February 03, 2013

Media Mayhem: Bridgewater Triangle, UFOs in Amherst, and a Sugar Boycott

It's not often that folkloric things appear in the media, but several interesting articles recently appeared so I thought I'd devote a blog post to them.

My friend Ed told me about the first: the Taunton Gazette ran an article this week about a new documentary on the Bridgewater Triangle, a large area in Southeastern Massachusetts well-known for supernatural and paranormal phenomena. Ghosts? Bigfoot? UFOs? Mysterious animals? They can all be found in the Triangle.

At the heart of the area is the Hockomock Swamp, whose name means "place of spirits*" in Algonquin. Forty-seven percent of respondents to a poll run by the Taunton Gazette said they felt something supernatural was behind all the occurrences in the Bridgewater Triangle - and that they wouldn't step foot in the Hockomock Swamp. Ed told me his parents forbid him to pick berries in the swamp, but they never told him why. Cue the eerie music...

Here is the trailer for the documentary:

You don't need to travel to Bridgewater to see a UFO, however.  Dozens of people in Amherst, Massachusetts reported seeing a strange, low-flying object in early January. Described as triangular, illuminated with dim white lights, and the size of three cars, the object was seen at night flying about 100 feet above the ground. It moved slowly and quietly.

Officials at Westover Air Reserve Base initially said that no aircraft had appeared on their radar on the night in question. However, the FAA later released a report saying a C5 cargo plan was flying over the area at the time. This was intended to explain away the UFO, but it didn't. The C5 is larger and noisier than the object reported, and isn't triangular. If it wasn't a C5 what was it? I guess this UFO will stay truly unidentified. You can see a news clip here:

Last week I posted about rum, molasses and sugar, and their connection to slavery. Interestingly, the online magazine Slate ran an article about an 18th century merchant from my hometown of Haverhill, Massachusetts who told his customers he would no longer sell sugar because of it was produced by slaves. This was clearly centuries before the concept of "fair trade" caught on. New England was once again ahead of the curve.

*A lot of people think Hockomock means "place of evil spirits", but I think it more accurately means just "place of spirits." The morality of the spirits there is left ambiguous. 


C.E. Wolfe said...

I live near Amherst and the UFO sightings sure got my attention. (I don't want to believe: I'm afraid of aliens!) It is true that sometimes the military planes fly quite low in this area. Around the same time that the sightings occurred, Westover made a press release stating they would be doing a lot of exercises, including nighttime training, so as not to alarm people. That same week, I was driving along the river on Rt. 5 in Holyoke and was watching what I think was a C-5 flying very low and slow over the river, canting severely to one side, then the other side, in what I also assume was a training exercise. Military planes are a regular sighting around here and I'm sure people know one when they see one. I also work in Chicopee and see the military planes from directly underneath when they are very low; I would never be inclined to mistake one for a UFO. They are all very loud and easily distinguishable. I suppose it's remotely possible that during this period of heavy training activity, they were testing out some new advanced aircraft. But it does seem suspicious as you say that at first they reported no aircraft and then said it was a C-5. Do you have a link to where it was reported it was a C-5?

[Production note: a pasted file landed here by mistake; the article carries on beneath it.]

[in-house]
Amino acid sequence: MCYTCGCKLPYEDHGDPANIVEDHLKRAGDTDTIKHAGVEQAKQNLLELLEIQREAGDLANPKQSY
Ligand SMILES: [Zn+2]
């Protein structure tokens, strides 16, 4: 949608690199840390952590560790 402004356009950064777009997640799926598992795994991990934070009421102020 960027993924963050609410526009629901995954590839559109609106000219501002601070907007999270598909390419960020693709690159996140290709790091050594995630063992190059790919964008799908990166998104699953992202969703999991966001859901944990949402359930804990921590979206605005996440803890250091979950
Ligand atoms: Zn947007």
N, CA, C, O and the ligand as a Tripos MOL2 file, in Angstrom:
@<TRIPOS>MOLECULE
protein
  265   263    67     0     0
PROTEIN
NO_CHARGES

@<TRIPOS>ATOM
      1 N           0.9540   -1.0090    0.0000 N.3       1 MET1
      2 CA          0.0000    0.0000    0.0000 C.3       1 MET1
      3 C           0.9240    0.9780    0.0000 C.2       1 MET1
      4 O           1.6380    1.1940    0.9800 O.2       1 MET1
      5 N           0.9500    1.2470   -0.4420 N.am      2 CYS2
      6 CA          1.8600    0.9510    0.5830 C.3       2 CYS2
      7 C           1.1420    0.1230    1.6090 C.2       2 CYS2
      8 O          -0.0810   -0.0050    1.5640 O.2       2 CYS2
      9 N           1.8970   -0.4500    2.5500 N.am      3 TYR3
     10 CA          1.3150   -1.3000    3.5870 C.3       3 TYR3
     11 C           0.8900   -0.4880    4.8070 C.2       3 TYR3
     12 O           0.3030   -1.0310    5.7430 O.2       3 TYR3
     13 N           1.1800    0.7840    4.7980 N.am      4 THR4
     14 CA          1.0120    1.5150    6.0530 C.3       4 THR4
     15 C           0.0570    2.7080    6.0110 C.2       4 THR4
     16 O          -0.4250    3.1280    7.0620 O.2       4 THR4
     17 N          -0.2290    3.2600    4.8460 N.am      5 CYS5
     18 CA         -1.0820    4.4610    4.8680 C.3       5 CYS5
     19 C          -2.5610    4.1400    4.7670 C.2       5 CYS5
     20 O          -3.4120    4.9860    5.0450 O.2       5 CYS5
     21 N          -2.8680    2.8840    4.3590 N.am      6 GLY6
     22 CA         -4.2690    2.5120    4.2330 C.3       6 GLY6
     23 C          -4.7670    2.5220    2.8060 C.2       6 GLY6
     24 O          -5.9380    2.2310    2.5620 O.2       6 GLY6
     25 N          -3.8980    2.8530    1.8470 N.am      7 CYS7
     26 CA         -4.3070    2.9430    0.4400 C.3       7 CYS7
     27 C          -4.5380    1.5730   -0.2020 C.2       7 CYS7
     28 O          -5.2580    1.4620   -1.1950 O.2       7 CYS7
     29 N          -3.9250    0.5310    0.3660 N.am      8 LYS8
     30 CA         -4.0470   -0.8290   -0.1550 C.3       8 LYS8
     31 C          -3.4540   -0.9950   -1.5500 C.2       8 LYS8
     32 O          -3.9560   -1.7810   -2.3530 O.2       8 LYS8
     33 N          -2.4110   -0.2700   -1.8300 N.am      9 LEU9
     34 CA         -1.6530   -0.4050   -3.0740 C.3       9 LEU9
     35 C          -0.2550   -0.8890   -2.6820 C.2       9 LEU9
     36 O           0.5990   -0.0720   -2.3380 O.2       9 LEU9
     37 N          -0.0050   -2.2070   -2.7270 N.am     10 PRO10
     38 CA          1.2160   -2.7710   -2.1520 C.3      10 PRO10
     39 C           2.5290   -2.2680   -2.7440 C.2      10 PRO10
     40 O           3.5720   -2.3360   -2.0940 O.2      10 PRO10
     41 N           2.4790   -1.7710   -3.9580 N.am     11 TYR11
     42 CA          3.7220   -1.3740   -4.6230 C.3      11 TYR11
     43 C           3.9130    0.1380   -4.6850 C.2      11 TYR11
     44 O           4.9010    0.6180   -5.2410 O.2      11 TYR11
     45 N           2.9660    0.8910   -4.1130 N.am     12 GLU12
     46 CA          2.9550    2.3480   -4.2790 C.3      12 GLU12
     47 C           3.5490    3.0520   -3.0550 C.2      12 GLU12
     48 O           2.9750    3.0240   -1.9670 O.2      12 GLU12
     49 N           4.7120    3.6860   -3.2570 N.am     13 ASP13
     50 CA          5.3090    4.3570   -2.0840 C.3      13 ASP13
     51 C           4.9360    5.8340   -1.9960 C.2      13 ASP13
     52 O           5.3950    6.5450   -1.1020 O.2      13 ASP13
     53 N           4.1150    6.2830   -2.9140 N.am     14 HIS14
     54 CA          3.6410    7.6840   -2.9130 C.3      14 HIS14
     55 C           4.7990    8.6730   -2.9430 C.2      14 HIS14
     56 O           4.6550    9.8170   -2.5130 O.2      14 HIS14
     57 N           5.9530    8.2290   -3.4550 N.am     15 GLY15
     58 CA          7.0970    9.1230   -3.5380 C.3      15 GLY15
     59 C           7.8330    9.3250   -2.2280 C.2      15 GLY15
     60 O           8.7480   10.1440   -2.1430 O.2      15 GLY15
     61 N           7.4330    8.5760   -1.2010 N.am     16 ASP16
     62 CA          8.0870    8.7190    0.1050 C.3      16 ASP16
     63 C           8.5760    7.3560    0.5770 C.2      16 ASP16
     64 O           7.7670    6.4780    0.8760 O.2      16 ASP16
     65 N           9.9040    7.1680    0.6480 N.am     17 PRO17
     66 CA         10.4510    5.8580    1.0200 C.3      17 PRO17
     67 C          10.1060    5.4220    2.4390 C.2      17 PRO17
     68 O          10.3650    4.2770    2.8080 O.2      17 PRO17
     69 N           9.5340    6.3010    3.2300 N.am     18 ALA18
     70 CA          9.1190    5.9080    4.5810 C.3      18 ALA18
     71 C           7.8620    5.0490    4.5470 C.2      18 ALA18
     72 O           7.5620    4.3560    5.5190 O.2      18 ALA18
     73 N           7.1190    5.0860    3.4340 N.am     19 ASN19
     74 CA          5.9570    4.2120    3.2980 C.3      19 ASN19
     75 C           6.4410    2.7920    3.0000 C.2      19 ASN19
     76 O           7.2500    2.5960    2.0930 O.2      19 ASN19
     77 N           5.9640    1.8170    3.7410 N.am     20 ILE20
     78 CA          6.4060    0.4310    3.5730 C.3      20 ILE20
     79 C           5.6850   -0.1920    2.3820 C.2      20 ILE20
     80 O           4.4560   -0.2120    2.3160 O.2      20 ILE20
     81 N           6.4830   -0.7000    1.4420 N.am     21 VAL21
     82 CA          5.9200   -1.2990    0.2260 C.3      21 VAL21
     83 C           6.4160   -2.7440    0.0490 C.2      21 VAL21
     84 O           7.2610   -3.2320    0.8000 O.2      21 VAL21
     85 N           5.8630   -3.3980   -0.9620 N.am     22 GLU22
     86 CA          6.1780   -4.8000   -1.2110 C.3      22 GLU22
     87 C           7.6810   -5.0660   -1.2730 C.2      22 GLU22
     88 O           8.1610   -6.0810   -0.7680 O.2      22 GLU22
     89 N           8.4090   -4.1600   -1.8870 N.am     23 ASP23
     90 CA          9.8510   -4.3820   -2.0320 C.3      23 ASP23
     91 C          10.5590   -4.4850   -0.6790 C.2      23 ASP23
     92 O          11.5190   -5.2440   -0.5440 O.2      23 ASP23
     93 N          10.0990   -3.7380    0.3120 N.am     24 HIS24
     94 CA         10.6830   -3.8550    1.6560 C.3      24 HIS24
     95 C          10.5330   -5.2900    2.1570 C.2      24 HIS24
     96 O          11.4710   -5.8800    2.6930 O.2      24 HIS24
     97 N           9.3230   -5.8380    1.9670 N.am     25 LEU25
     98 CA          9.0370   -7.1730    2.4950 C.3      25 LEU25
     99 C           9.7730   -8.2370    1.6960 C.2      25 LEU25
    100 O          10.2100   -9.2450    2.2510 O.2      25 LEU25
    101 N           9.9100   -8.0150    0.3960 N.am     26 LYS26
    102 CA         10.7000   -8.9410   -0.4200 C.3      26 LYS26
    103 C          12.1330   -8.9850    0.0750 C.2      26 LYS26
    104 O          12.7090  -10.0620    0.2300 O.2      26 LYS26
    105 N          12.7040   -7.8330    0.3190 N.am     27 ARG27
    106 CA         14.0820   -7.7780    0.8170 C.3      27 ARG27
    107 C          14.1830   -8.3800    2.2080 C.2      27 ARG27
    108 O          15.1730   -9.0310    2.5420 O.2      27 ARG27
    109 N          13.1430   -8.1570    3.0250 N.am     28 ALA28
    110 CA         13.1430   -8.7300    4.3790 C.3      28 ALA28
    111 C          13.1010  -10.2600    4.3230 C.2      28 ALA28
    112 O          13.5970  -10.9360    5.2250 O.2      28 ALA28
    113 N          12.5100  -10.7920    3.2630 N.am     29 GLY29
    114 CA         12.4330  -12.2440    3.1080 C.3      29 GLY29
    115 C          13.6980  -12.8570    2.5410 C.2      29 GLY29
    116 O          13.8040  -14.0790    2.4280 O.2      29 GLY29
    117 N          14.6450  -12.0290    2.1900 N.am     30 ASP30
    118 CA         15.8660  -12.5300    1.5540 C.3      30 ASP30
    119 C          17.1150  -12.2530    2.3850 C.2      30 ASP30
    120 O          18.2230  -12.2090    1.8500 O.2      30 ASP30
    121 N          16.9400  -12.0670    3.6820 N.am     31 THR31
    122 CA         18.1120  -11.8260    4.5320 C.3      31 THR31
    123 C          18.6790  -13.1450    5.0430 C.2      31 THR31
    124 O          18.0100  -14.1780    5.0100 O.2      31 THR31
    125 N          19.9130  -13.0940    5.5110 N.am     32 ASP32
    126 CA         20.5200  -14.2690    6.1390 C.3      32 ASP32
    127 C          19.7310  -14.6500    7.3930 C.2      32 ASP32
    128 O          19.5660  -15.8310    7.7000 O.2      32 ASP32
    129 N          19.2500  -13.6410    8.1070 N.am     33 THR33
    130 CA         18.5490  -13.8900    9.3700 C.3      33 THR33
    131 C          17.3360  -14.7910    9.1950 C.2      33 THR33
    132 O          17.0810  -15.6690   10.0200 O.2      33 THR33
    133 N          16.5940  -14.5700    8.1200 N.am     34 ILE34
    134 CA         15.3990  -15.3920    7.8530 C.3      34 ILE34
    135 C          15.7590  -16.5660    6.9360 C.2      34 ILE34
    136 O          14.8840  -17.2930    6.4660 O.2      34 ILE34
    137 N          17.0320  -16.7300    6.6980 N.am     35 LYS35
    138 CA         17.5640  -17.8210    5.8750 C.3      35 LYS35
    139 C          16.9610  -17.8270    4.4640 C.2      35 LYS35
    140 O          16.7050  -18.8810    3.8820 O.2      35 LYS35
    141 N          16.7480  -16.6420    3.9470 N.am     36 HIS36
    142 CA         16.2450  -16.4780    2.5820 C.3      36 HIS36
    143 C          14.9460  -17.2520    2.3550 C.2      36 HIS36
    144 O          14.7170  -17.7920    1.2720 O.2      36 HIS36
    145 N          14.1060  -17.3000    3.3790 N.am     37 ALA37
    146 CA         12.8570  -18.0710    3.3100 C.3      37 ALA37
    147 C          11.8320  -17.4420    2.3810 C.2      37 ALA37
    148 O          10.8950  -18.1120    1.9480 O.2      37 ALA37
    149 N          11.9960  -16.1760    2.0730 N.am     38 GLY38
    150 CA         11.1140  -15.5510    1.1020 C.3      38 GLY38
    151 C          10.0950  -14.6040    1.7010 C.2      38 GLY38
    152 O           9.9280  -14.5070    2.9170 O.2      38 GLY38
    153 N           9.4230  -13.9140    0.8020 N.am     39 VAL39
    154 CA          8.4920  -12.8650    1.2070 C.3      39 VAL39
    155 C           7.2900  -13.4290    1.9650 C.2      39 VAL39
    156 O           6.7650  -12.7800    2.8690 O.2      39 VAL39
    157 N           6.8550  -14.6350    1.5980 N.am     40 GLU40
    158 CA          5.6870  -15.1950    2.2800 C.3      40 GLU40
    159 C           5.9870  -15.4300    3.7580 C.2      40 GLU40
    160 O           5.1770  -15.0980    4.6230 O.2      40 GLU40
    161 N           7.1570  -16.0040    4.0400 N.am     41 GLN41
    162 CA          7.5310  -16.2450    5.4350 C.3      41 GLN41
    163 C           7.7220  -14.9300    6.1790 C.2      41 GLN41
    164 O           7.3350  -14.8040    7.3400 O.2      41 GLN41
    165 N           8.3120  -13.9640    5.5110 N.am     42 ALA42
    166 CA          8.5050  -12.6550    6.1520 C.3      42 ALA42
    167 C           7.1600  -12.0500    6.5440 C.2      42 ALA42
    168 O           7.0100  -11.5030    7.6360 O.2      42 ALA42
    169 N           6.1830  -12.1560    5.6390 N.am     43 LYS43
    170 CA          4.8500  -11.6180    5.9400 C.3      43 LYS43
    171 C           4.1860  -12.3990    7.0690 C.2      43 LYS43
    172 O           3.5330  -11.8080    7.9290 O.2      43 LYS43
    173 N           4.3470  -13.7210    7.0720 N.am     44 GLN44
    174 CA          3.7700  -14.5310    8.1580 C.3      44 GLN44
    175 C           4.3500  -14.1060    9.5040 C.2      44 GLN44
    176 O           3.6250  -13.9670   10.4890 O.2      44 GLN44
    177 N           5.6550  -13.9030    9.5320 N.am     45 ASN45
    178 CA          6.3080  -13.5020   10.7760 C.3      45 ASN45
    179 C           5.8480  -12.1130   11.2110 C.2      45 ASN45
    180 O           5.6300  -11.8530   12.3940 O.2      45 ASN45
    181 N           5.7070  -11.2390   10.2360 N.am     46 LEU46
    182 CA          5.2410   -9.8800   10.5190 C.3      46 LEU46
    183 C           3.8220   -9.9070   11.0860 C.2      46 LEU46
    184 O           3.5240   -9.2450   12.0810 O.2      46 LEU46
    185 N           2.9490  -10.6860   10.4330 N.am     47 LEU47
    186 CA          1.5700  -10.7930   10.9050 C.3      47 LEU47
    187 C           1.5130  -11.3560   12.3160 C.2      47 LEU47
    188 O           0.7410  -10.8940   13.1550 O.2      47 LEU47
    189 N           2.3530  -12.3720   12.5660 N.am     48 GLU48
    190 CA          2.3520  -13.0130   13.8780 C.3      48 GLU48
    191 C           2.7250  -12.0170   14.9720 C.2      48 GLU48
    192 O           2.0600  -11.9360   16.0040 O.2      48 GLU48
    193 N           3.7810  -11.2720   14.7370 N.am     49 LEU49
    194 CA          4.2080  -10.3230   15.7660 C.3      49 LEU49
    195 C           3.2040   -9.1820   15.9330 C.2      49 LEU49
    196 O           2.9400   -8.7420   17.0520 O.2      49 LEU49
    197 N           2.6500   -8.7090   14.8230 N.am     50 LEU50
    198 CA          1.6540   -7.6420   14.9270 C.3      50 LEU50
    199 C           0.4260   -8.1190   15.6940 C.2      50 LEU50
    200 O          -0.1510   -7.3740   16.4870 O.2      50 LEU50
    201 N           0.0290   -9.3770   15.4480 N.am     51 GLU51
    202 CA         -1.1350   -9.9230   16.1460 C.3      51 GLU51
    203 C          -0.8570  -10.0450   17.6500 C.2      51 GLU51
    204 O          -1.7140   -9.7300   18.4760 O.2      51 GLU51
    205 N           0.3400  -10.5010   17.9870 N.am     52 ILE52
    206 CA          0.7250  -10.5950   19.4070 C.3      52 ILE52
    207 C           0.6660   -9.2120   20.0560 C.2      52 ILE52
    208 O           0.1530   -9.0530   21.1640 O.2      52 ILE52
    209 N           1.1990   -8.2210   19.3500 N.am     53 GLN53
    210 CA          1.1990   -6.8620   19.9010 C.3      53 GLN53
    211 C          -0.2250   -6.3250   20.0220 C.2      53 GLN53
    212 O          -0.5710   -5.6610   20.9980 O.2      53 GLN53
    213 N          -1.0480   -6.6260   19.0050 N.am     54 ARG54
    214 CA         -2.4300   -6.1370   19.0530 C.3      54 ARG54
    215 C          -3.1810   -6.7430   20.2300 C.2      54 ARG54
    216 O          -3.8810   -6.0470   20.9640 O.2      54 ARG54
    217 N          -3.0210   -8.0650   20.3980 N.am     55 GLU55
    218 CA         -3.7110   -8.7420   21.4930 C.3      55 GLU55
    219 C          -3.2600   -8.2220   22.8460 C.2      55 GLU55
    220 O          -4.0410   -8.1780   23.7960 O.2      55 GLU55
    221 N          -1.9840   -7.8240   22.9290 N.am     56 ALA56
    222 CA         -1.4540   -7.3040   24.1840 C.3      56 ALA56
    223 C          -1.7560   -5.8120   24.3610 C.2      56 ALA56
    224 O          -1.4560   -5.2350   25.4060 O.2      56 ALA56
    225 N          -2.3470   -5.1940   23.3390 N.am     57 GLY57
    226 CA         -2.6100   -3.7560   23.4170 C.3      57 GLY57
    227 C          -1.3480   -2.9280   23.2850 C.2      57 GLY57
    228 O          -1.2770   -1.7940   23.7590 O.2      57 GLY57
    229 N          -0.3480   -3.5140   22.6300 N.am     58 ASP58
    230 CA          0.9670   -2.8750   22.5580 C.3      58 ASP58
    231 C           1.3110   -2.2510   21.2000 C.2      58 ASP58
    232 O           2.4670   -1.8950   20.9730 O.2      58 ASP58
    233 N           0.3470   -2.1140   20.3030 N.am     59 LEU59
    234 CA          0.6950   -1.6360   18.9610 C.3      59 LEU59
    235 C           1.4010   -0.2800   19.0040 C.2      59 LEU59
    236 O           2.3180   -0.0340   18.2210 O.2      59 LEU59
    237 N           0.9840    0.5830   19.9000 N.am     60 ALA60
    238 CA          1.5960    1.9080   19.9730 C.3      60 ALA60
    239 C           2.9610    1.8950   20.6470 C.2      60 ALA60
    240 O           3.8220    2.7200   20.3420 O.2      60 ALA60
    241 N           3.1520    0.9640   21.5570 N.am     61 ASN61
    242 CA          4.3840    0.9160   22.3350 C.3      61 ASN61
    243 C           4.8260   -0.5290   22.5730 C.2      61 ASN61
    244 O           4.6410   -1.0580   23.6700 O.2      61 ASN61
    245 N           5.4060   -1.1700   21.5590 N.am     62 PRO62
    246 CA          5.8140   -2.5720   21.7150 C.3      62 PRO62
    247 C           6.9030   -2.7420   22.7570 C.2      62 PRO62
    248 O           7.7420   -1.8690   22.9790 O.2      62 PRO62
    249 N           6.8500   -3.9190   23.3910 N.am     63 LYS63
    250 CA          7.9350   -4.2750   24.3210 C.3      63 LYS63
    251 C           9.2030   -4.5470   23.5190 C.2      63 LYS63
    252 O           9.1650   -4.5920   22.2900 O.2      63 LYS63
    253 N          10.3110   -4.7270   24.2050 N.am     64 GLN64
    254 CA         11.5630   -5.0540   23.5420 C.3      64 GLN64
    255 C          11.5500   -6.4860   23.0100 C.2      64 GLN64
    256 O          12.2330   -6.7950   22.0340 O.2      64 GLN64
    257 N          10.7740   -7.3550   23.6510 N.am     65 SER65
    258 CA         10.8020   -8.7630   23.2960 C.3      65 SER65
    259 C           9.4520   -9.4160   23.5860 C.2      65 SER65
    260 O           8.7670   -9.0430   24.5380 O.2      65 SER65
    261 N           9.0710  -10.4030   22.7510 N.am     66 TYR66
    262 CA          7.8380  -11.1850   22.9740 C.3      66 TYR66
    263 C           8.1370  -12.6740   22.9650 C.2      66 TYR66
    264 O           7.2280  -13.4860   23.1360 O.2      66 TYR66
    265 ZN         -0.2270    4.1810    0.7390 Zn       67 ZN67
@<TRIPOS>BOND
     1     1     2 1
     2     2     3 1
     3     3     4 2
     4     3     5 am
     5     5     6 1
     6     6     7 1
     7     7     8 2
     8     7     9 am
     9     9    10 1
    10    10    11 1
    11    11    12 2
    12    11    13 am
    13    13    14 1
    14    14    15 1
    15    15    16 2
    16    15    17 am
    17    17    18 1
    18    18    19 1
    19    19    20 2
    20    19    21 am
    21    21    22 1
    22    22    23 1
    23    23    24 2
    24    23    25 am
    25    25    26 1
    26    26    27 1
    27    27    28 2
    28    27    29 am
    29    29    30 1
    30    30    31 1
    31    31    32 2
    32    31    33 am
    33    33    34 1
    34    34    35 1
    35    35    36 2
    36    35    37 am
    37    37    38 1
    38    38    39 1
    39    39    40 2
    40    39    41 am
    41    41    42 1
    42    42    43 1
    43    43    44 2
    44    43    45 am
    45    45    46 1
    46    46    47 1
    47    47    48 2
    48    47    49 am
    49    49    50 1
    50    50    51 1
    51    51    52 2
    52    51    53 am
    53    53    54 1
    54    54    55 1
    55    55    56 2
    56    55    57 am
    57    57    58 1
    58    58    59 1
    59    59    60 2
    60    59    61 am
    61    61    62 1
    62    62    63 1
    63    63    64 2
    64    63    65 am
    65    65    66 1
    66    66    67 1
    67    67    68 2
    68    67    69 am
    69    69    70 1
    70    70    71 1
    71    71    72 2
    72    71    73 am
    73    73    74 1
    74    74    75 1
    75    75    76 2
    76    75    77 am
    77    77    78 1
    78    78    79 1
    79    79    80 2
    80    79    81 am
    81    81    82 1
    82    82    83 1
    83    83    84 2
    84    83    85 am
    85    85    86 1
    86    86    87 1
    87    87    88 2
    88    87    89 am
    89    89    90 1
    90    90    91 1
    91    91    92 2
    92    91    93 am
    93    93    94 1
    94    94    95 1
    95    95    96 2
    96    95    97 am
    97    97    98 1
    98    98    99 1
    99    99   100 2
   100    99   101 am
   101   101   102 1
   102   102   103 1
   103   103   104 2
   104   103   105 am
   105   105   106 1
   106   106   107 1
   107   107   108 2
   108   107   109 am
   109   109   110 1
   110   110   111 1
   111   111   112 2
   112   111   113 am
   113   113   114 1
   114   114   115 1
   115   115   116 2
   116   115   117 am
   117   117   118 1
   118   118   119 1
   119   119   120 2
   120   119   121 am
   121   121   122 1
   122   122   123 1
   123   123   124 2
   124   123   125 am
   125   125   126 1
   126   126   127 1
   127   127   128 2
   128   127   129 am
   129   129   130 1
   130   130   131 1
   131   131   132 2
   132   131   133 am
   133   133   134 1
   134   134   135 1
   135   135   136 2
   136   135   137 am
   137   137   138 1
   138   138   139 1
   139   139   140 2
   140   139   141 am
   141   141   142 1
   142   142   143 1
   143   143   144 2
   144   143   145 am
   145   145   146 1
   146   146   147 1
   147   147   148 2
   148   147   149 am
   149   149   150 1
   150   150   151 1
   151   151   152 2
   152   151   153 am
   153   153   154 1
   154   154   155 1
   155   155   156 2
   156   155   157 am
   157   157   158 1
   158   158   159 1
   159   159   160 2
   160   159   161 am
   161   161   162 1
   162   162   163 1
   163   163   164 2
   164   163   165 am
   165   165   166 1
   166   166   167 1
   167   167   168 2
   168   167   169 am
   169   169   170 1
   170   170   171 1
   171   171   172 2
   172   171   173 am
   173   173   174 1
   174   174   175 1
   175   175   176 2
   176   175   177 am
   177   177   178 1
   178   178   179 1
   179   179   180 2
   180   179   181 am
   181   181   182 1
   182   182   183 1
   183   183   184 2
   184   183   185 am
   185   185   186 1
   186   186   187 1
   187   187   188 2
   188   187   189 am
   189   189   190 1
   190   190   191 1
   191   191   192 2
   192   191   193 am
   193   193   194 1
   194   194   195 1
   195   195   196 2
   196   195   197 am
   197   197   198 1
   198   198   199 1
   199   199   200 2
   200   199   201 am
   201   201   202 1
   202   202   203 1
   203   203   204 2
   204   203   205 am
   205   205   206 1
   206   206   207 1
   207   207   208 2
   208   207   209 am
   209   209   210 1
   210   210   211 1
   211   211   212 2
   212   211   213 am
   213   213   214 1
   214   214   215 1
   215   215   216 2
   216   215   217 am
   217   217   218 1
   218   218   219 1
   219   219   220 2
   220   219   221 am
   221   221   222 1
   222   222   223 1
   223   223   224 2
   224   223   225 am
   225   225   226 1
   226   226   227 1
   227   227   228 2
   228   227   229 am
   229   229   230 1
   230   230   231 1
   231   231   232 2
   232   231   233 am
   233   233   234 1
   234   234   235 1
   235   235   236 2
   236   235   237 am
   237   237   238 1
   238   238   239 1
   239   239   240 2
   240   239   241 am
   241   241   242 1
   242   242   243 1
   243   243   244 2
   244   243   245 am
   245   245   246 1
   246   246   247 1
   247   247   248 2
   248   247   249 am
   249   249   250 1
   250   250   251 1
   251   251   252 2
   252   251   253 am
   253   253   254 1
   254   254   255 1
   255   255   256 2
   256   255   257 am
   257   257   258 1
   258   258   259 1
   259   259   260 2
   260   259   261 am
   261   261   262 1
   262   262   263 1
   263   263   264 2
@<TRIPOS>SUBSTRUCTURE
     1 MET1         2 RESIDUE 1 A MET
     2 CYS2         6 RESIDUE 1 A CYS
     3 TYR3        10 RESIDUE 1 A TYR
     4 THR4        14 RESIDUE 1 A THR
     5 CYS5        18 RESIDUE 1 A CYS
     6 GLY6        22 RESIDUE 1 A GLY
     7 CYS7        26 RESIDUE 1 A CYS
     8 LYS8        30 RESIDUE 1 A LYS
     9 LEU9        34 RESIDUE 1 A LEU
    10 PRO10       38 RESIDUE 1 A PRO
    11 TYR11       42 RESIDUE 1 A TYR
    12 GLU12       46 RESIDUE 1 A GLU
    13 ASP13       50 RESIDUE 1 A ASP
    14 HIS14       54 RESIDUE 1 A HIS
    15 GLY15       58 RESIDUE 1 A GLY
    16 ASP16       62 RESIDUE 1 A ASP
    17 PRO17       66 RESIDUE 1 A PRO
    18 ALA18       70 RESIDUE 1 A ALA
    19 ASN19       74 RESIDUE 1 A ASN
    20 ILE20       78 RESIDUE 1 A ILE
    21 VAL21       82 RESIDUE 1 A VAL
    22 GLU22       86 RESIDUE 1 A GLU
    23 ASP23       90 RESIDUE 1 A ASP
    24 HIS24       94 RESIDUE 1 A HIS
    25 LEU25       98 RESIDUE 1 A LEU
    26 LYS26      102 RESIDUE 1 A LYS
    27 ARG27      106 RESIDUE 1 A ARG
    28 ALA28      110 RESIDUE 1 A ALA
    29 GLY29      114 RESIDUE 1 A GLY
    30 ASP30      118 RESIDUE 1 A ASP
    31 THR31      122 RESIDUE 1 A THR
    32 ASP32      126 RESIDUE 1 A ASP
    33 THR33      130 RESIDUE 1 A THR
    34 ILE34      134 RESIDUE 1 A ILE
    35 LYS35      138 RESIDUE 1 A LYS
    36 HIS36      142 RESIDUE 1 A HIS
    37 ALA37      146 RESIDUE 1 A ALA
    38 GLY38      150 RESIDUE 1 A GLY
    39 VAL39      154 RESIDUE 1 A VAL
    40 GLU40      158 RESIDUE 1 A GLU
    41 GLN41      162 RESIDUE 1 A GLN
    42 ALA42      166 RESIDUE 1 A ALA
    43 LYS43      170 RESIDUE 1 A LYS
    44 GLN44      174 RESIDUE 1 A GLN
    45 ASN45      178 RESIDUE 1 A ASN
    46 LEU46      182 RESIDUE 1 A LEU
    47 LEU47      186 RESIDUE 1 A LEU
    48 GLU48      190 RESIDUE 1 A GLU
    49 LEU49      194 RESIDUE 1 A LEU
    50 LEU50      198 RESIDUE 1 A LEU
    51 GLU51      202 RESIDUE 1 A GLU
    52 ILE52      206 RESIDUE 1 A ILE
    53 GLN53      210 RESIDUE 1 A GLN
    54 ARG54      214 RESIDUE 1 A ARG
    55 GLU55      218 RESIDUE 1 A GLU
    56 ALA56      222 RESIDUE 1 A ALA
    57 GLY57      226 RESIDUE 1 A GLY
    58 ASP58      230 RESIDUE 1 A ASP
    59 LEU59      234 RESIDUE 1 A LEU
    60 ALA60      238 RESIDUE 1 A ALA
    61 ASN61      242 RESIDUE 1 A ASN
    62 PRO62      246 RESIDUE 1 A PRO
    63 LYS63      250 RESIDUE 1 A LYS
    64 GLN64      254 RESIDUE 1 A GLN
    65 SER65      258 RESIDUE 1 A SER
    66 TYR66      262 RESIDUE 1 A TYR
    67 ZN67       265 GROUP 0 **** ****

Peter Muise said...

Hi C.E.! Thanks for the comment. The link in the blog post will take you to a Boston.com article where the FAA claims it was a C-5.

I feel like there is always a lot of evidence and counter-evidence whenever a UFO is seen. I think maybe it is in their nature to be ambiguous and confusing?

Scott Malthouse said...

I'm very much a skeptic, and don't believe the Sasquatch or UFOs (as in alien craft) are real, however I do find it interesting how such a place gets a such a name for itself. Any idea how far these sightings go back?

rhea said...

I am total believer in UFOs and I can't stand how the government always tries to explain them away as military vehicles. Duh!

Peter Muise said...

Hi Rhea and Scott M!

Thanks for the comments. Rhea, the best book I've ever read about UFOs is Patrick Harpur's book DAIMONIC REALITY. I don't know if we will ever prove what UFOs are, but I think they (or something like them) will be with us for a long, long time.

Scott, the name Bridgewater Triangle was coined by Loren Coleman in his book MYSTERIOUS AMERICA. The Triangle is quite large and encompasses some sites that have had legends associated with them for a long, long time, like Dighton Rock. I'm guessing the UFO and Bigfoot activity there dates back to the 1970s? If you read my post on Black Dogs (August 2012) you can read a little more about activity in the Triangle. Anawan Rock (which I wrote about in September 2010) is also inside the Bridgewater Triangle.

Miss Bacchus said...

Very intriguing about the Bridgewater Triangle occurrences. With all the recent "paranormal" viewings and movies on TV, this review seems fitting.

Soli said...

On the way home for my first Thanksgiving break as a (5) college student (two decades ago), I remember looking out of the window of the car and seeing something unknown in the sky. It was a few hundred feet up, somewhat W shaped, with large lights on the bottom. I think it was on the road around the CT/MA border.
Funny to see another possible story coming out of the area!

Peter Muise said...

Hi Soli! Thanks for sharing your story. It does get pretty dark out there in the western part of the state - I'm not surprised that there are some strange happenings out there.